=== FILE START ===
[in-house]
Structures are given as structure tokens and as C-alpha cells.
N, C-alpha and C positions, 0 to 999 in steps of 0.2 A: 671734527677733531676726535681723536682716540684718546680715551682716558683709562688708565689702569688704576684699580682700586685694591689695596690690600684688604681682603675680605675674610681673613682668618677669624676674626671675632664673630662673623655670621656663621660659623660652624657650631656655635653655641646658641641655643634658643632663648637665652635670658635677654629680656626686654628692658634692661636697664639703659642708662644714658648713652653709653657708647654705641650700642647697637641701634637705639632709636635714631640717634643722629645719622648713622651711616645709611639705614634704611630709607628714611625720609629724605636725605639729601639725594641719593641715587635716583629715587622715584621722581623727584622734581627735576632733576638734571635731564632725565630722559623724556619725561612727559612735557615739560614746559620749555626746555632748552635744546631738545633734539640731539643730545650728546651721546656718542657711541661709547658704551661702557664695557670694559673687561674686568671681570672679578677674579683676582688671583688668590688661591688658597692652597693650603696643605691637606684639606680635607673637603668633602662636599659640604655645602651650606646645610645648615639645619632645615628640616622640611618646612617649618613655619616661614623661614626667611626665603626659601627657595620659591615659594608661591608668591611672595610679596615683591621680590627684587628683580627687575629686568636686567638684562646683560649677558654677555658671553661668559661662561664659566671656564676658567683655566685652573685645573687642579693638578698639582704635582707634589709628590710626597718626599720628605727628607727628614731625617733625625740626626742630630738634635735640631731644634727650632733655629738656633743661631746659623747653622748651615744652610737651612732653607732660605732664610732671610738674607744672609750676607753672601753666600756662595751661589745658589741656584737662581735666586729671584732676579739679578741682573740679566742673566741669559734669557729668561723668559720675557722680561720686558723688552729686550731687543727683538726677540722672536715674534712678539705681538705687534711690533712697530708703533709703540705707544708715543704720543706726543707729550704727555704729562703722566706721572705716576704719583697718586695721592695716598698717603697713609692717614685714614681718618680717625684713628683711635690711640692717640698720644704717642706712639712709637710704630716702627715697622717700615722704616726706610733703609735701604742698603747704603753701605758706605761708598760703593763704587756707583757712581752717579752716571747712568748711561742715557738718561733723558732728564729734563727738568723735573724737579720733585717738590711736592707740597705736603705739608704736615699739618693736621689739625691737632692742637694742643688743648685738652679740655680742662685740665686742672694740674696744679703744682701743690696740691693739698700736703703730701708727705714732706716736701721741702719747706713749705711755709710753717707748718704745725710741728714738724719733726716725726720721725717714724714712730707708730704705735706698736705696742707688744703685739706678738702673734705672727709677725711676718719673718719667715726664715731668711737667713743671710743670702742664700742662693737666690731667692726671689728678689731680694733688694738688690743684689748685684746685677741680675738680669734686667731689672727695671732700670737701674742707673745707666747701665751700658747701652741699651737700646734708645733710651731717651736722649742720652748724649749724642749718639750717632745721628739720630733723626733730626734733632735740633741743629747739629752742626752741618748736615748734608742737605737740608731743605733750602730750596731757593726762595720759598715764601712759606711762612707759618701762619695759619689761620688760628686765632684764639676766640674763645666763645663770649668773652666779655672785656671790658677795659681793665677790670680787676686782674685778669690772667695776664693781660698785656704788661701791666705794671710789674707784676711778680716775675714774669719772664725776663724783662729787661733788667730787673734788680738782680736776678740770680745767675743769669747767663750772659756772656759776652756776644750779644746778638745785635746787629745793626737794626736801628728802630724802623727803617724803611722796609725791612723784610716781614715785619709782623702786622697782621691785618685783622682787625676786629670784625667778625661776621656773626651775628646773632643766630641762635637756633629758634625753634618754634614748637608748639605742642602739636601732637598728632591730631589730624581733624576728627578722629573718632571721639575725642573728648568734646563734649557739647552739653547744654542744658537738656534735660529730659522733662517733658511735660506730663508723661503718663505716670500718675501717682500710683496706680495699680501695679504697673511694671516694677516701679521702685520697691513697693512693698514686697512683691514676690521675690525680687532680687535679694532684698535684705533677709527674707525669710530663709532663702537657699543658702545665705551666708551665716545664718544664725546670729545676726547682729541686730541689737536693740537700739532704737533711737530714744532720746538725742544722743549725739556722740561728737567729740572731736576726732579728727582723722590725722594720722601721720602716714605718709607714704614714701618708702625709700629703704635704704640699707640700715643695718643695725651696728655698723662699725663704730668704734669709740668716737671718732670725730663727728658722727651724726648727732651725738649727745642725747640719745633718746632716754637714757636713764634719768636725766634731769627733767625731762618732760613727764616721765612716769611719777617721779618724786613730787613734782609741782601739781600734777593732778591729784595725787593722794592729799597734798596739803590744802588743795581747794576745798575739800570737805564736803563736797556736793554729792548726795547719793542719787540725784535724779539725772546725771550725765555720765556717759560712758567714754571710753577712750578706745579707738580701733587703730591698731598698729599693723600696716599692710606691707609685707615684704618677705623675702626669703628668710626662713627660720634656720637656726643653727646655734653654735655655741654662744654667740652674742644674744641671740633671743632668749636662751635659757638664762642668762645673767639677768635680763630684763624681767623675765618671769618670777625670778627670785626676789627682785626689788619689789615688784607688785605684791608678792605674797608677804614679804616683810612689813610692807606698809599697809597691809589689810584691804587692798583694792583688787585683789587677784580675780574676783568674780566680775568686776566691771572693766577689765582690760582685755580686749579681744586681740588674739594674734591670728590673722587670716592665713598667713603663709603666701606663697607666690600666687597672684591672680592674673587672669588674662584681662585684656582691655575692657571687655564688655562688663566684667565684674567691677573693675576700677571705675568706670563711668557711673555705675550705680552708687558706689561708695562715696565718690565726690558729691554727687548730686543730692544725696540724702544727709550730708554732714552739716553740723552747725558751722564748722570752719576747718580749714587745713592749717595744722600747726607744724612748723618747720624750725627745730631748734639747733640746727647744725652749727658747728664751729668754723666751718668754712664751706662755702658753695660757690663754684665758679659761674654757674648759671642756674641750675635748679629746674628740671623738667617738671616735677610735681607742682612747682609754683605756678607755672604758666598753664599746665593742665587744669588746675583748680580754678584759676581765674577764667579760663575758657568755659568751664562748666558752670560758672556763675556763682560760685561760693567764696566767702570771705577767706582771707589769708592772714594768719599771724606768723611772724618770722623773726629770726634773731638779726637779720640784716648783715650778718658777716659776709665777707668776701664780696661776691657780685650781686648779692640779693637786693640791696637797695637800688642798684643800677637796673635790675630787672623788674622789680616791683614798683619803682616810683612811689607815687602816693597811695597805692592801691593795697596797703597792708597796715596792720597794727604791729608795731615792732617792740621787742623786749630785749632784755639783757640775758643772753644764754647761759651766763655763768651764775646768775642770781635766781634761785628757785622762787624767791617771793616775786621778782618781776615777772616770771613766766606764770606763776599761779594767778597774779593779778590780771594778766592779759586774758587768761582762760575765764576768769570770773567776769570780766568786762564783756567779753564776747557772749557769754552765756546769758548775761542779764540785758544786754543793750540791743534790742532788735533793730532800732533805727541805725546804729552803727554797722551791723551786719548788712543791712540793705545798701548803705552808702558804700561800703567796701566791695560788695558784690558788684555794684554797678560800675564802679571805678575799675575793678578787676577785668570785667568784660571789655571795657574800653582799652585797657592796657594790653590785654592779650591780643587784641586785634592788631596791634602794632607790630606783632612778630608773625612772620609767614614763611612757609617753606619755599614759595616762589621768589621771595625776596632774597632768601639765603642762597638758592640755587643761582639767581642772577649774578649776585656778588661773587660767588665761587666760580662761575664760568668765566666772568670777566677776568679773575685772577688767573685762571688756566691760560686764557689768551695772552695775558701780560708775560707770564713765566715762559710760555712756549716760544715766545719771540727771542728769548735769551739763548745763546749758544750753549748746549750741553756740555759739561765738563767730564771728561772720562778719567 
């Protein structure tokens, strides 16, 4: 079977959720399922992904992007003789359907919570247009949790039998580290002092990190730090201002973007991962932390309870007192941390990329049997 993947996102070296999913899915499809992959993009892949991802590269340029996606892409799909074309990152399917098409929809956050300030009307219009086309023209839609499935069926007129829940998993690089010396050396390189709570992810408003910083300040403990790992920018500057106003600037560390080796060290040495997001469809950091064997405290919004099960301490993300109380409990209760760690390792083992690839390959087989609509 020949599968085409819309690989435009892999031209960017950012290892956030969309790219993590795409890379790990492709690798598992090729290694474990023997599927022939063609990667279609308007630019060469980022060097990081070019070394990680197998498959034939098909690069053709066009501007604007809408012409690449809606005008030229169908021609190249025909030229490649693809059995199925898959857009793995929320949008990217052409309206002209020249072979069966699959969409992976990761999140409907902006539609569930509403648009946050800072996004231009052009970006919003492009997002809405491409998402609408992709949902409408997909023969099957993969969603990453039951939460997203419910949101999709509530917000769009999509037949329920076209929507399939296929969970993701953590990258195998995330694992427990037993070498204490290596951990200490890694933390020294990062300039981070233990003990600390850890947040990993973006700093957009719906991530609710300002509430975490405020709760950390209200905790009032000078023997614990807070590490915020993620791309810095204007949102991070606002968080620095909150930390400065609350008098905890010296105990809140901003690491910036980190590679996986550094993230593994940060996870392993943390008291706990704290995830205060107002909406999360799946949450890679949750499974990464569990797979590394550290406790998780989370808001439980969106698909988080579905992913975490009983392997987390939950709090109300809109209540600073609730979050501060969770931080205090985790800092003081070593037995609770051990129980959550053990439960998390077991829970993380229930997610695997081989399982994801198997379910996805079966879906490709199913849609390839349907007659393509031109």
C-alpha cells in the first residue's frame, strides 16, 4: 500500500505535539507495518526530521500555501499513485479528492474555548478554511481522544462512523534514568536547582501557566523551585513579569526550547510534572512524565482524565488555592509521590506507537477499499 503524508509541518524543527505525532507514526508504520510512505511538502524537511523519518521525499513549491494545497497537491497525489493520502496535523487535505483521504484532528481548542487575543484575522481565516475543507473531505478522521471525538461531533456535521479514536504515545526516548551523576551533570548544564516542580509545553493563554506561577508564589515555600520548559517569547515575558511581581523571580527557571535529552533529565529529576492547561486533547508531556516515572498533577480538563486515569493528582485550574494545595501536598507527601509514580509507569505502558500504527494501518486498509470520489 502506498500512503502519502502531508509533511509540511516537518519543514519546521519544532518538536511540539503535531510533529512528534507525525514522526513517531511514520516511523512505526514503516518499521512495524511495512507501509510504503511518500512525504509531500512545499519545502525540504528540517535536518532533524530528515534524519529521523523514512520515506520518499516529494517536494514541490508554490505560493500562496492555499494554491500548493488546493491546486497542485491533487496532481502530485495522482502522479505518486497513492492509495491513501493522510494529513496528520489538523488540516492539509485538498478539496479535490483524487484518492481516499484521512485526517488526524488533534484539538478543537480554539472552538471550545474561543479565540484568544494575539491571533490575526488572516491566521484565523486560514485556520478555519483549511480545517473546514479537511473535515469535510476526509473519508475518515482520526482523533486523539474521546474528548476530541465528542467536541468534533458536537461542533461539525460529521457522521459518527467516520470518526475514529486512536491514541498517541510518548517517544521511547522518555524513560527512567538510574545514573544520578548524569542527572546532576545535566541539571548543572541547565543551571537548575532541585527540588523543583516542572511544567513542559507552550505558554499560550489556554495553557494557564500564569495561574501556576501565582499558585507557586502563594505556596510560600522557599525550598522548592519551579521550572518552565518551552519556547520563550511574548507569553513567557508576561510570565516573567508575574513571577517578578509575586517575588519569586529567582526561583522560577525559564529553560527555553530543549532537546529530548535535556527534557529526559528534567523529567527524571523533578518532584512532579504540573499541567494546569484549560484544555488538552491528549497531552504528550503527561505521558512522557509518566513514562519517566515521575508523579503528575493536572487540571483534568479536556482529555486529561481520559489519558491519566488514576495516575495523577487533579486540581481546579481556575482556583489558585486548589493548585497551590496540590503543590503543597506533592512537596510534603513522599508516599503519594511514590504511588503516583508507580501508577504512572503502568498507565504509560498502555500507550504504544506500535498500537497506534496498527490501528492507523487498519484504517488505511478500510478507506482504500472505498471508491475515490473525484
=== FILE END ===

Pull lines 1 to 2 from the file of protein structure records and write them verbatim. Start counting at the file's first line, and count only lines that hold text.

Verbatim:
[in-house]
Structures are given as structure tokens and as C-alpha cells.